Walsall Manor Hospital moves up A&E wait rankings despite performance woes
A hospital has risen up the rankings for A&E waiting times - despite its performance getting slightly worse.
Walsall Manor Hospital rose from 108th nationally last April to 58th in December for length of waits. It also jumped from 15th place out of 21 in the West Midlands region to fourth.
But analysis revealed its waiting times performance had actually dipped over the previous 12 months, indicating the struggles of other hospitals played a part in it rising up the rankings amid the national NHS crisis.
Walsall Manor was under huge pressure in December when 7,440 people piled into A&E, the highest number in a single month since the formation of the Walsall Healthcare NHS Trust, which runs the hospital, and seven per cent up on 12 months earlier.
In December, the most recent figures available, 79.8 per cent of patients were seen within four hours, slightly below the average for 2019/20 which is 81.7 per cent.
But in December 2018 the figure was 84.2 per cent. The current total is also slightly worse than April, when it was 80.2 per cent.
Despite this Walsall Manor is currently one of the top performing hospitals in the region in terms of A&E performance. The national target is 95 per cent, but hardly any trusts are meeting it.
It does mean, however, the trust has been able to avoid a big increase in waiting times experienced by others in the region. New Cross in Wolverhampton plunged from 87.8 per cent in December 2018 to 70.8 per cent in December 2019, for example.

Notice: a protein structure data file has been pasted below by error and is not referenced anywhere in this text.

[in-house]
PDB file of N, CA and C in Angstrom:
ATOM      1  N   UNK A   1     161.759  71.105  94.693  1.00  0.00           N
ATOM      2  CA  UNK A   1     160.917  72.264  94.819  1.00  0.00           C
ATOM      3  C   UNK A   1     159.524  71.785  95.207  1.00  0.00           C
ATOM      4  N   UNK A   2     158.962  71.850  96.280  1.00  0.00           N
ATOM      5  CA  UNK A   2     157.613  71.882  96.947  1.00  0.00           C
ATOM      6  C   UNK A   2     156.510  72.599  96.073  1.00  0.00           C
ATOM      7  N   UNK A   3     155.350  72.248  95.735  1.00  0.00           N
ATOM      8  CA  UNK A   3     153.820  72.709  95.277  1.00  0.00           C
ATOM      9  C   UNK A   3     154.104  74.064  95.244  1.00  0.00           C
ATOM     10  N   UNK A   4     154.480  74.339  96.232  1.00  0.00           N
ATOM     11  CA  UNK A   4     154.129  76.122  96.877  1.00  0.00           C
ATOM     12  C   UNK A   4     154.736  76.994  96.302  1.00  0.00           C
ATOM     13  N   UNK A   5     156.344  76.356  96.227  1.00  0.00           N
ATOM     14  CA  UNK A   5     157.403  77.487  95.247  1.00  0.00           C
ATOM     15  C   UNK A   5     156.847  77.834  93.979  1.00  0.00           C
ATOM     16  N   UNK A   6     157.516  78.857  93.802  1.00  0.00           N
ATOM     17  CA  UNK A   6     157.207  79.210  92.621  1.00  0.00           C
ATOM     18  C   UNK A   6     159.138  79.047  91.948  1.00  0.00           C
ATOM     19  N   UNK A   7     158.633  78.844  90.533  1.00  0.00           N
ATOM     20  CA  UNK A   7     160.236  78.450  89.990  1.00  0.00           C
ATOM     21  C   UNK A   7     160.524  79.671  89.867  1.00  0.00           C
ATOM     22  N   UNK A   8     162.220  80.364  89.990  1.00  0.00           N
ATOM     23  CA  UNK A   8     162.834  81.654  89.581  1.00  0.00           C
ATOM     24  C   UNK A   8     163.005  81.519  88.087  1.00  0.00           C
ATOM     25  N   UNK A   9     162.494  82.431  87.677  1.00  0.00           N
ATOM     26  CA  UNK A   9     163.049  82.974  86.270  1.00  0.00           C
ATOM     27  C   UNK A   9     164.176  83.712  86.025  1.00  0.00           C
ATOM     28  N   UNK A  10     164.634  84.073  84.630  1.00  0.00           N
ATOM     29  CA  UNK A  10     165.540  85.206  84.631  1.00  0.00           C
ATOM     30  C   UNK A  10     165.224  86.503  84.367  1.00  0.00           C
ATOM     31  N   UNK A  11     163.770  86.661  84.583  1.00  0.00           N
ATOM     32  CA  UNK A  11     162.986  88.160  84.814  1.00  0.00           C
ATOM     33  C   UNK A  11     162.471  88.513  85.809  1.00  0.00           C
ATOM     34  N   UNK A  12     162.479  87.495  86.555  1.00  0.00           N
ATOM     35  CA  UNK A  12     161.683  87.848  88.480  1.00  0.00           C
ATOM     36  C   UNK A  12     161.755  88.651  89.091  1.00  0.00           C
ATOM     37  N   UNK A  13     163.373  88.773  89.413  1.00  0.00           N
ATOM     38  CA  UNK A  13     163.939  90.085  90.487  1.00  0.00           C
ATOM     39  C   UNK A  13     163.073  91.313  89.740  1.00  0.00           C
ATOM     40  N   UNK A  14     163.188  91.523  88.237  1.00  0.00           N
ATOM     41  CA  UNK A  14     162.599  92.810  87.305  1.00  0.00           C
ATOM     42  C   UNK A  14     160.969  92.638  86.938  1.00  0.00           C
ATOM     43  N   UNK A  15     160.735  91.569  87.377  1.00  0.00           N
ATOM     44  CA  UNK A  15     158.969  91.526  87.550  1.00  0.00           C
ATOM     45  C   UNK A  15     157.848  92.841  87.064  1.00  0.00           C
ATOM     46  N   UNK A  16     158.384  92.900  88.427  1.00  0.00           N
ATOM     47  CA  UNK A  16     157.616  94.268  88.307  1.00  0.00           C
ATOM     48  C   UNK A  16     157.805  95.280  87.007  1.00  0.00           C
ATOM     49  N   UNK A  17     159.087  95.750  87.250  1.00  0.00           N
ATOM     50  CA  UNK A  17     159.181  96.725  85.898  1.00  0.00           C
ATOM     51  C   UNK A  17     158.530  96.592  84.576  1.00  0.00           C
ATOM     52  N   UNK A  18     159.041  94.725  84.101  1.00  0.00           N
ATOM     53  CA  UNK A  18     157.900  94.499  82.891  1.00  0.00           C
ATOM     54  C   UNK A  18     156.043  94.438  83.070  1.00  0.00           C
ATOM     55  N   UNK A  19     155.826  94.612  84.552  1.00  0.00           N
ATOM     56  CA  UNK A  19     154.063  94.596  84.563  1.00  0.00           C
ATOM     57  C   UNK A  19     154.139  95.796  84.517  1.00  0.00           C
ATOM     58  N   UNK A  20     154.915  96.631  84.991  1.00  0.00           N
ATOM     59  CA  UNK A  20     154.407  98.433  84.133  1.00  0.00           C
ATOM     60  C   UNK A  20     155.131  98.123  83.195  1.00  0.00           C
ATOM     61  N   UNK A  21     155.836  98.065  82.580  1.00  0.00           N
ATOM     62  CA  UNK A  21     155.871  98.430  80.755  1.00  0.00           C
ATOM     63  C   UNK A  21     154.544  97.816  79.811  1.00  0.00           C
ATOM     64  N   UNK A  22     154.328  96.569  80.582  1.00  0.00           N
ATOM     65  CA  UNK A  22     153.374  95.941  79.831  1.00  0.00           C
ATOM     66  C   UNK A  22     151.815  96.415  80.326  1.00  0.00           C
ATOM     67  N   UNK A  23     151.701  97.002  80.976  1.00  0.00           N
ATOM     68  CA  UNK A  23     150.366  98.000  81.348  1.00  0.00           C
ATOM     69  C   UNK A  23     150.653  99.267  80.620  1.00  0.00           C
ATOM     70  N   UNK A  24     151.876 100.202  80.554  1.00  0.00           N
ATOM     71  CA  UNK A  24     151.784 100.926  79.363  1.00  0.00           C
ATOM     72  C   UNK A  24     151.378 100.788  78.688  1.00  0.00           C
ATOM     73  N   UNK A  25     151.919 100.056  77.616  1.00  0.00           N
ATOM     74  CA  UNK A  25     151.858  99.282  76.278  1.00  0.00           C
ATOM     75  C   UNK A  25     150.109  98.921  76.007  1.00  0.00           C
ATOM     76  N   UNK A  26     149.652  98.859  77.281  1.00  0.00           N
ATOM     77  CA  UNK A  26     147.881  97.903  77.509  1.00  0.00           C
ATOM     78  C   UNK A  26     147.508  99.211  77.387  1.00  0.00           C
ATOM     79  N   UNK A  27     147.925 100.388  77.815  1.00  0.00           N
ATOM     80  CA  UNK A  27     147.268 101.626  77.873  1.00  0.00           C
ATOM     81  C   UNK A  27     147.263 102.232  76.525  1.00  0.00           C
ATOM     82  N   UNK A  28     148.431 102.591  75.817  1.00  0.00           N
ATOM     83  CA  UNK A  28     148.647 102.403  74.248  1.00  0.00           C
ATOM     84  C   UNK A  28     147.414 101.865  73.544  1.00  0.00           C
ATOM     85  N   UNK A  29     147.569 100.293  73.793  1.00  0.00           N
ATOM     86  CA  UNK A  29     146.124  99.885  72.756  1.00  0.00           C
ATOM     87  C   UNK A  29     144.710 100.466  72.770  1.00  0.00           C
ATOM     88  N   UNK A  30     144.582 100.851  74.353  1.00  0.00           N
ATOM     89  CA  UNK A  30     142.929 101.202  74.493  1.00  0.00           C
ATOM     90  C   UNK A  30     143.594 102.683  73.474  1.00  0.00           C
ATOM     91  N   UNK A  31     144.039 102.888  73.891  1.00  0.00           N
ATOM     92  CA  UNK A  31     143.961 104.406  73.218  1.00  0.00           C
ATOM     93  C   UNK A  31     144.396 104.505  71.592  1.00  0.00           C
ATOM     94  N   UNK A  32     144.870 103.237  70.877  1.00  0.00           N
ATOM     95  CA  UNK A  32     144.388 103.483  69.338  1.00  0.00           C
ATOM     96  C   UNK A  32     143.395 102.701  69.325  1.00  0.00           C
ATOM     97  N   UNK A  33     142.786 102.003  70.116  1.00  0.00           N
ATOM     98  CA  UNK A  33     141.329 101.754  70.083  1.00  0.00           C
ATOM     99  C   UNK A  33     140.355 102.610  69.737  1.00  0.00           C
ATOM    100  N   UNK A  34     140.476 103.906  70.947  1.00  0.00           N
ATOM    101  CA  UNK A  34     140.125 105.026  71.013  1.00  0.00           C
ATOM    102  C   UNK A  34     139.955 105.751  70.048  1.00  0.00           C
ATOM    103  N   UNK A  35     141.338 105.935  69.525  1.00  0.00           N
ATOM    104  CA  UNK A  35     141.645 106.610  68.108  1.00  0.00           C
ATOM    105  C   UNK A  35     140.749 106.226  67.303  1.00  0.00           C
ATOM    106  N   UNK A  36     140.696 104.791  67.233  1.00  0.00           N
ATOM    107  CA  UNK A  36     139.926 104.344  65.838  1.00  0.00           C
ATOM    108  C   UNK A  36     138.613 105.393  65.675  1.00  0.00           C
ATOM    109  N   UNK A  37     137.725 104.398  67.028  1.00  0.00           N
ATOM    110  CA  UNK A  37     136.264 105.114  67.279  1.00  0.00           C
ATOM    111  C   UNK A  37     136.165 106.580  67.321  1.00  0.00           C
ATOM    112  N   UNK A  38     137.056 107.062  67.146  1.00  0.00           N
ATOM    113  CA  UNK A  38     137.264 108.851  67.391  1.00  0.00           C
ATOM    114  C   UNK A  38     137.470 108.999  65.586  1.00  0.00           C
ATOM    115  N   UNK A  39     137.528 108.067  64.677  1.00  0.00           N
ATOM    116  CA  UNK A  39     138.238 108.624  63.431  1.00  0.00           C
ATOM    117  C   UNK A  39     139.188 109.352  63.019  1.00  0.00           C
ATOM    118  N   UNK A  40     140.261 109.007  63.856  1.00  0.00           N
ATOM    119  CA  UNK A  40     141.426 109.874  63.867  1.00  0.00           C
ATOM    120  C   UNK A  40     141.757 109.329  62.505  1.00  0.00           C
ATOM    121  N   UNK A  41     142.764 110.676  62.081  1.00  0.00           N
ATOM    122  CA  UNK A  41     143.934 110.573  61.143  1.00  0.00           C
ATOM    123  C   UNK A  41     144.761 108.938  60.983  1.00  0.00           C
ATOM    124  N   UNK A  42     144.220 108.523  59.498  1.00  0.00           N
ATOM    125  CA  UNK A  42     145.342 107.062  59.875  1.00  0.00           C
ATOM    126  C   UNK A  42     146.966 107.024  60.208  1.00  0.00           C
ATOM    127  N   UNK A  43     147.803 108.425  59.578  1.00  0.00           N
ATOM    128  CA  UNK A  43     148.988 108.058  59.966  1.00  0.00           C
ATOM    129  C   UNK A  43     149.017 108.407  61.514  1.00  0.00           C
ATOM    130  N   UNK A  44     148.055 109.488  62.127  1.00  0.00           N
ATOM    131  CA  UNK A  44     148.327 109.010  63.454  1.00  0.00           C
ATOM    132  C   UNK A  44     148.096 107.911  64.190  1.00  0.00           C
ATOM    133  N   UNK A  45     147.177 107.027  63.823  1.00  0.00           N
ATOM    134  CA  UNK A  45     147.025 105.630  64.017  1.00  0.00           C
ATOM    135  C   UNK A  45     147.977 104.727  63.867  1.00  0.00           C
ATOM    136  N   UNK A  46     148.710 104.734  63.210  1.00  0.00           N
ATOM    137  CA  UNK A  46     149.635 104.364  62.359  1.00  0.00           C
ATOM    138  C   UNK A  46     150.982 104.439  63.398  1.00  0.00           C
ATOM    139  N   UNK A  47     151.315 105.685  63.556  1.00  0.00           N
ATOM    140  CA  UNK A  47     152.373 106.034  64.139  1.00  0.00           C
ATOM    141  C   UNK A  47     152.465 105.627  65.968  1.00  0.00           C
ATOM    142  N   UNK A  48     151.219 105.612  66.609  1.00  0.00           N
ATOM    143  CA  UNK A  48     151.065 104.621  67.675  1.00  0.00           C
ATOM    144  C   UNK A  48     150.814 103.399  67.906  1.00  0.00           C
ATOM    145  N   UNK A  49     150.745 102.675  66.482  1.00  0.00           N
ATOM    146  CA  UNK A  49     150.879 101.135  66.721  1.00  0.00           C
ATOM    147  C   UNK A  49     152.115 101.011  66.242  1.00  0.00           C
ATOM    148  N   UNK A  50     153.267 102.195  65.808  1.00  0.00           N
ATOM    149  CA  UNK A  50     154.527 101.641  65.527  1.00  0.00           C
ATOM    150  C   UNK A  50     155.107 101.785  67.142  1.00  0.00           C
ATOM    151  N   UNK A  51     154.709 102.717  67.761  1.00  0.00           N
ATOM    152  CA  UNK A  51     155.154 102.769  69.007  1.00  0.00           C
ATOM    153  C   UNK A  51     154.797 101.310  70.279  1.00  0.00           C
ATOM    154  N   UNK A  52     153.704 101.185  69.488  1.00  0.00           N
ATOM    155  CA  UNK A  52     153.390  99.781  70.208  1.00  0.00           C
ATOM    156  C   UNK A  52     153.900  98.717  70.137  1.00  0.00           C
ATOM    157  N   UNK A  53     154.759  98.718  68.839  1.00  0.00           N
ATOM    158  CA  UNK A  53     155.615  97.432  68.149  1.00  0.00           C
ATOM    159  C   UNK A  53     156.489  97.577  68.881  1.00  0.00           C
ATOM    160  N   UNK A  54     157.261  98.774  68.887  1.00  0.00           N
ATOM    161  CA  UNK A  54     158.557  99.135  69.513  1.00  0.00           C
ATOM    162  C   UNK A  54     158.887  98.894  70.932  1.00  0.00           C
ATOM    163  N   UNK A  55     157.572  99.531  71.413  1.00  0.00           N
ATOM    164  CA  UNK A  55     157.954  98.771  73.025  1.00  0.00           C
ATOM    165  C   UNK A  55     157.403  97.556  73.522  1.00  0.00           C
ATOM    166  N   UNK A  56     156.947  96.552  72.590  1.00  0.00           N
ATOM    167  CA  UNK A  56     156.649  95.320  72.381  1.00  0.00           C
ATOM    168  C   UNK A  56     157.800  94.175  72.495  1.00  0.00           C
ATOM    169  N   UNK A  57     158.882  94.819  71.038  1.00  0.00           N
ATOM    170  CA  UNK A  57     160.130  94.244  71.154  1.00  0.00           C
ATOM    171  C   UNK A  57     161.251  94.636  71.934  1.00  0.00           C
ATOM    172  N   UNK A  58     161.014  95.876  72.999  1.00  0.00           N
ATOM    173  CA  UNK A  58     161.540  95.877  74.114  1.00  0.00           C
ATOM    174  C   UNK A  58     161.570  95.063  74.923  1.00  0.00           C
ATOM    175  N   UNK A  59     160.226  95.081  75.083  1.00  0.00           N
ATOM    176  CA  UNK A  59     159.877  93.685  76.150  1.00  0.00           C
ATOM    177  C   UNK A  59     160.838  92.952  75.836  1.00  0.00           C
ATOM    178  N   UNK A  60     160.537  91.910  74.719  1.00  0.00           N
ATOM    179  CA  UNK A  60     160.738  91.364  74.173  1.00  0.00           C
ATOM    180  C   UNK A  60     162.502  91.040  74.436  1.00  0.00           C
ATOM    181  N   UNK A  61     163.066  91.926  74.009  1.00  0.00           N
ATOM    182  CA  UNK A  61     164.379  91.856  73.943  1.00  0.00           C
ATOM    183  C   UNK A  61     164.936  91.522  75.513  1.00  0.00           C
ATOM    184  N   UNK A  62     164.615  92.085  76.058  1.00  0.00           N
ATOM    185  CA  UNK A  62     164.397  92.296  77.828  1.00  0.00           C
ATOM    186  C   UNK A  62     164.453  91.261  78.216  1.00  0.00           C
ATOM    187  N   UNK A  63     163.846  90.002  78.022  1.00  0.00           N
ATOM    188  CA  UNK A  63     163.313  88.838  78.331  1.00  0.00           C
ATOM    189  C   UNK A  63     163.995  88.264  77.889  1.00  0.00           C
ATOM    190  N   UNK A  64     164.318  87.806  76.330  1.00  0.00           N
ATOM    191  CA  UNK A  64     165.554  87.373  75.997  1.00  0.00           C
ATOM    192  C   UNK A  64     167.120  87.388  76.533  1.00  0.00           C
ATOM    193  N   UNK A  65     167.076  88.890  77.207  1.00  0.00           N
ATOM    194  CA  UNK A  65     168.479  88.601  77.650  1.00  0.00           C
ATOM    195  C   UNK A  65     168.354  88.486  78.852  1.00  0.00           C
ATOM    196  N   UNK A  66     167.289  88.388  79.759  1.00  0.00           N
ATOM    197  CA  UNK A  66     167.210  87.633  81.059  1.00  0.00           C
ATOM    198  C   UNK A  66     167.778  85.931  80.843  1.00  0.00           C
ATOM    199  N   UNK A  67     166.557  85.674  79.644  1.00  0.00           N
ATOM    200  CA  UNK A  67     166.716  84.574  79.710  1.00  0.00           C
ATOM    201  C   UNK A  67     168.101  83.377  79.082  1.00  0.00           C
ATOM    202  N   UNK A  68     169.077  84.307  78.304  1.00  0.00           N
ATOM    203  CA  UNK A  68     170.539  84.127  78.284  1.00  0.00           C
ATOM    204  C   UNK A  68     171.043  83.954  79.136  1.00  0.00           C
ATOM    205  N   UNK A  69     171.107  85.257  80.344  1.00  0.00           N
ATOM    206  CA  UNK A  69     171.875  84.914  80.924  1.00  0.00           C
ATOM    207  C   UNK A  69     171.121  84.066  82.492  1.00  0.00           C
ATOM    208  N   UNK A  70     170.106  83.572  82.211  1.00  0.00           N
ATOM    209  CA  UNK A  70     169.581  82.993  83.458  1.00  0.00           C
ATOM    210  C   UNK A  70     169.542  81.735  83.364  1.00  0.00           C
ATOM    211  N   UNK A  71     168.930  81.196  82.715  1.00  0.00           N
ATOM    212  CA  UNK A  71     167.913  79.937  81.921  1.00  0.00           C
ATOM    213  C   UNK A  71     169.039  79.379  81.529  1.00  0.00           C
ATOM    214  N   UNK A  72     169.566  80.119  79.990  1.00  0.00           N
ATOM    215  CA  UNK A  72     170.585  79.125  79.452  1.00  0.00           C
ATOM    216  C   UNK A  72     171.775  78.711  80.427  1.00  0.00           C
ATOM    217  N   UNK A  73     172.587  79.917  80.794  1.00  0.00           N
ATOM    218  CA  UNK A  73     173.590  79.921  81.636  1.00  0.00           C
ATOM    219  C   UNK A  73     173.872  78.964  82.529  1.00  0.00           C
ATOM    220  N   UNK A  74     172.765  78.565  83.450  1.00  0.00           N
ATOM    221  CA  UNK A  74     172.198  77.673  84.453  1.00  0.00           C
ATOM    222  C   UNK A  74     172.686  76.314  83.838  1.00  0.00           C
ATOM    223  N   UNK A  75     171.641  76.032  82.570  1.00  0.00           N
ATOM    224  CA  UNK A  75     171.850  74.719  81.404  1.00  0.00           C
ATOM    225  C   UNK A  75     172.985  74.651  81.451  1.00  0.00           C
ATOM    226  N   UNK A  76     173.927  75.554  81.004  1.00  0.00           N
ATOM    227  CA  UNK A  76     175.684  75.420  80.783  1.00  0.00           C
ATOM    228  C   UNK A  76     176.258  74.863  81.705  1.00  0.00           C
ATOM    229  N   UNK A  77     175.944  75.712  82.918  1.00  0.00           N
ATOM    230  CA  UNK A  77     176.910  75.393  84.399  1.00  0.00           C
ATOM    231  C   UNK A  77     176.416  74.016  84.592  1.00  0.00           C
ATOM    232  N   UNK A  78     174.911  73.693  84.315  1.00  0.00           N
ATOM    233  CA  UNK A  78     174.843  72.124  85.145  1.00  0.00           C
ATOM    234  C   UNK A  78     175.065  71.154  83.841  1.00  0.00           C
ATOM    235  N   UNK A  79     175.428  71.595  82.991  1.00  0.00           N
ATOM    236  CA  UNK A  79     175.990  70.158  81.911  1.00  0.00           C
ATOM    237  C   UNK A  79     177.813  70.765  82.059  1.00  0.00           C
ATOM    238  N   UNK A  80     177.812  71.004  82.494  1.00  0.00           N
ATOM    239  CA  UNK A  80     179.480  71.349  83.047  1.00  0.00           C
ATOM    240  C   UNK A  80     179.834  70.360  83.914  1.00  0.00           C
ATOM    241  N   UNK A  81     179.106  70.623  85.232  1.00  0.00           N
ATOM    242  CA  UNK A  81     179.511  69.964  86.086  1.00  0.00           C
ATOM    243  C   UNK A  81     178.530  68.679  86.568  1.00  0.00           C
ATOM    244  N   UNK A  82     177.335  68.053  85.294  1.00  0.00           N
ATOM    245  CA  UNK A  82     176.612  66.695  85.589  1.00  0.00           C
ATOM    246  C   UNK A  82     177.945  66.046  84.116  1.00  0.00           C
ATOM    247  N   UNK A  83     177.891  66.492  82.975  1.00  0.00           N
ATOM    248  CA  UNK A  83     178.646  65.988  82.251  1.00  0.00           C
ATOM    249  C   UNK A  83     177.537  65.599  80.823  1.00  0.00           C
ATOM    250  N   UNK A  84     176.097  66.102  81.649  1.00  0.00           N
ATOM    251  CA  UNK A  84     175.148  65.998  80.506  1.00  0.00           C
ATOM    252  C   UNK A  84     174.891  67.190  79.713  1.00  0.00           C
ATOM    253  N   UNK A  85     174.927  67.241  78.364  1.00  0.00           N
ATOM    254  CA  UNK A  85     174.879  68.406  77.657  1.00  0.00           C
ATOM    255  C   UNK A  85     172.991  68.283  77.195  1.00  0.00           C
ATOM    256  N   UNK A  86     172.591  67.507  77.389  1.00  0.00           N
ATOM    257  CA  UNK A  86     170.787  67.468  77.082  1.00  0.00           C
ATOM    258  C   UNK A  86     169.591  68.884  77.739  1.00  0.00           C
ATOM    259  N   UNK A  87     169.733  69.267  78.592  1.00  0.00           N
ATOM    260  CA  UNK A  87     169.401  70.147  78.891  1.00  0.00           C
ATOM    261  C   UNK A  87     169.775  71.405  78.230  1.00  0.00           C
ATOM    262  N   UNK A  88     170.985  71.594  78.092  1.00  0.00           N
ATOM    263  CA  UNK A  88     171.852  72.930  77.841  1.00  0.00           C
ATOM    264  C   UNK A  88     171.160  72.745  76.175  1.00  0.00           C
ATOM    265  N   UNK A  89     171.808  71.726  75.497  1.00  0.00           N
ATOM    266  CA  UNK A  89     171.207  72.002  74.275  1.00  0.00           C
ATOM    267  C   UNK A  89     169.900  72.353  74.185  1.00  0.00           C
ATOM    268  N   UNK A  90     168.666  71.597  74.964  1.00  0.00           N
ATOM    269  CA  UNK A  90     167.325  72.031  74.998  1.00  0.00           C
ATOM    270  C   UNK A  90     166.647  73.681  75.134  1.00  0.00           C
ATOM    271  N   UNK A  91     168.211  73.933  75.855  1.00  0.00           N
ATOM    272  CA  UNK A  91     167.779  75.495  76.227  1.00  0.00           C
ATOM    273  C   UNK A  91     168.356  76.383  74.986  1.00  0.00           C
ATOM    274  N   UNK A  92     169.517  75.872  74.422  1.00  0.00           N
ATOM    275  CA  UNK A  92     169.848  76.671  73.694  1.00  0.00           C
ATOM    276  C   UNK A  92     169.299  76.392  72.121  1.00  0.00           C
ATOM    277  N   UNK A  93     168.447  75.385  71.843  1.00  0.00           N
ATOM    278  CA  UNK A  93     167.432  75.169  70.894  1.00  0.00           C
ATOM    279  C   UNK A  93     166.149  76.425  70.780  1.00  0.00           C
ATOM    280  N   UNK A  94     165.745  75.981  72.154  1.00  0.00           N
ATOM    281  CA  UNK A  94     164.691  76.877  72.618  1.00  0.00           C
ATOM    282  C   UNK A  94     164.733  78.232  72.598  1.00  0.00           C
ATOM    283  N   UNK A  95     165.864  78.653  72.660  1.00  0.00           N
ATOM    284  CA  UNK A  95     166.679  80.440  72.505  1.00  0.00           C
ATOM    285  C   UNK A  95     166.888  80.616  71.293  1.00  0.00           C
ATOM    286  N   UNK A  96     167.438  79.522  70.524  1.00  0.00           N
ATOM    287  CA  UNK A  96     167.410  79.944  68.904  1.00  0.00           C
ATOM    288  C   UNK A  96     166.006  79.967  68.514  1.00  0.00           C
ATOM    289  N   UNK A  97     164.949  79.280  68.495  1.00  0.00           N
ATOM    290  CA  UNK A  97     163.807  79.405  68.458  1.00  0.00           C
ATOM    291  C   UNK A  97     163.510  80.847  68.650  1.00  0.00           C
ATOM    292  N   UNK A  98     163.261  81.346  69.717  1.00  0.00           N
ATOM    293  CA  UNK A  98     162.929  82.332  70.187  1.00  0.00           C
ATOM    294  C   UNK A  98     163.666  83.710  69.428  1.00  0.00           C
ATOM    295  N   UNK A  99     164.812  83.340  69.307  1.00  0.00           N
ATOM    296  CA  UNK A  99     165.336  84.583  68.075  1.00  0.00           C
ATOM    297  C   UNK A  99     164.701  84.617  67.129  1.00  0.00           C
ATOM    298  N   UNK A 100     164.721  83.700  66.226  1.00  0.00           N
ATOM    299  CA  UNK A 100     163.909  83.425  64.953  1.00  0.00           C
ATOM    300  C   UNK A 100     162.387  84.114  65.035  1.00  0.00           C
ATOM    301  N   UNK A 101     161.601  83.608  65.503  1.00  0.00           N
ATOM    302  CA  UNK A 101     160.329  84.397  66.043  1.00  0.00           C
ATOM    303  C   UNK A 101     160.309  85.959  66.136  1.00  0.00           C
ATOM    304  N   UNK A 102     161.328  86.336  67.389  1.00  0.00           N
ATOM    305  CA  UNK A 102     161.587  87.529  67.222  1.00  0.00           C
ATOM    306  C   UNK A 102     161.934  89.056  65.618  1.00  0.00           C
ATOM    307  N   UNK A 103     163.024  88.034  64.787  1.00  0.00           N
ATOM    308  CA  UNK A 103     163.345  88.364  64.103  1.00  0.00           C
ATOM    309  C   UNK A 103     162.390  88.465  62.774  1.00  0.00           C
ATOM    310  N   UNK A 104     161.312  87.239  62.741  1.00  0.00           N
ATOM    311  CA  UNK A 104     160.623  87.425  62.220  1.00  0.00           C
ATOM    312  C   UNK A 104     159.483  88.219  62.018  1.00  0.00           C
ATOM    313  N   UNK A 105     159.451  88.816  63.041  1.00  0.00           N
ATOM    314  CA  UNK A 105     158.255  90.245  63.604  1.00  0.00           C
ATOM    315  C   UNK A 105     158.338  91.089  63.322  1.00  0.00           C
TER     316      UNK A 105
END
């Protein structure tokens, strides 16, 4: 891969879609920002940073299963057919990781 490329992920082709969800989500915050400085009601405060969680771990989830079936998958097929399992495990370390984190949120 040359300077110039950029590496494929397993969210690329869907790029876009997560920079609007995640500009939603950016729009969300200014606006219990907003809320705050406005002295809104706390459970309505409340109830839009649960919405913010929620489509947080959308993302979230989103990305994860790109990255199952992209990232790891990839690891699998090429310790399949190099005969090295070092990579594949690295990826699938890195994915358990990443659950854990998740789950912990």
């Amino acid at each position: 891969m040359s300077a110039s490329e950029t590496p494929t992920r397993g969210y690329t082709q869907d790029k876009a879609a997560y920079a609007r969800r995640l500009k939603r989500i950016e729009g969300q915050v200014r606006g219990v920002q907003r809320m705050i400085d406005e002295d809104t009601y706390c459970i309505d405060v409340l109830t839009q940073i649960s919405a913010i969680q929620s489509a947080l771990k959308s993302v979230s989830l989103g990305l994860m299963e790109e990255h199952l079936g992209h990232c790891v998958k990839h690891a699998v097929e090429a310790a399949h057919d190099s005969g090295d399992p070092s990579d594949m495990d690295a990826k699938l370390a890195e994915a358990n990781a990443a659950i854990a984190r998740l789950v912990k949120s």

Sandwell Hospital has also struggled badly with A&E performance over recent months.
Walsall trust chief executive Richard Beeken paid tribute to the efforts of staff in helping to get patients seen as quickly as possible and helping ensure the hospital did not suffer as much as others.
He said: "I have been delighted that Walsall Healthcare has continued to climb both the national and regional performance league tables for delivery of the four-hour emergency access standard.
"Our regional ranking, relative to others has been to move from 15th to fourth in a period of only nine months. To have achieved the maintenance of safe urgent care delivery in the face of significant increases in demand, way beyond that planned for or nationally predicted, is testament to our clinical and managerial teams."
It comes with A&E performance nationally currently at their worst ever levels. Health Secretary Matt Hancock suggested in January that the 95 per cent four hour target could be scrapped.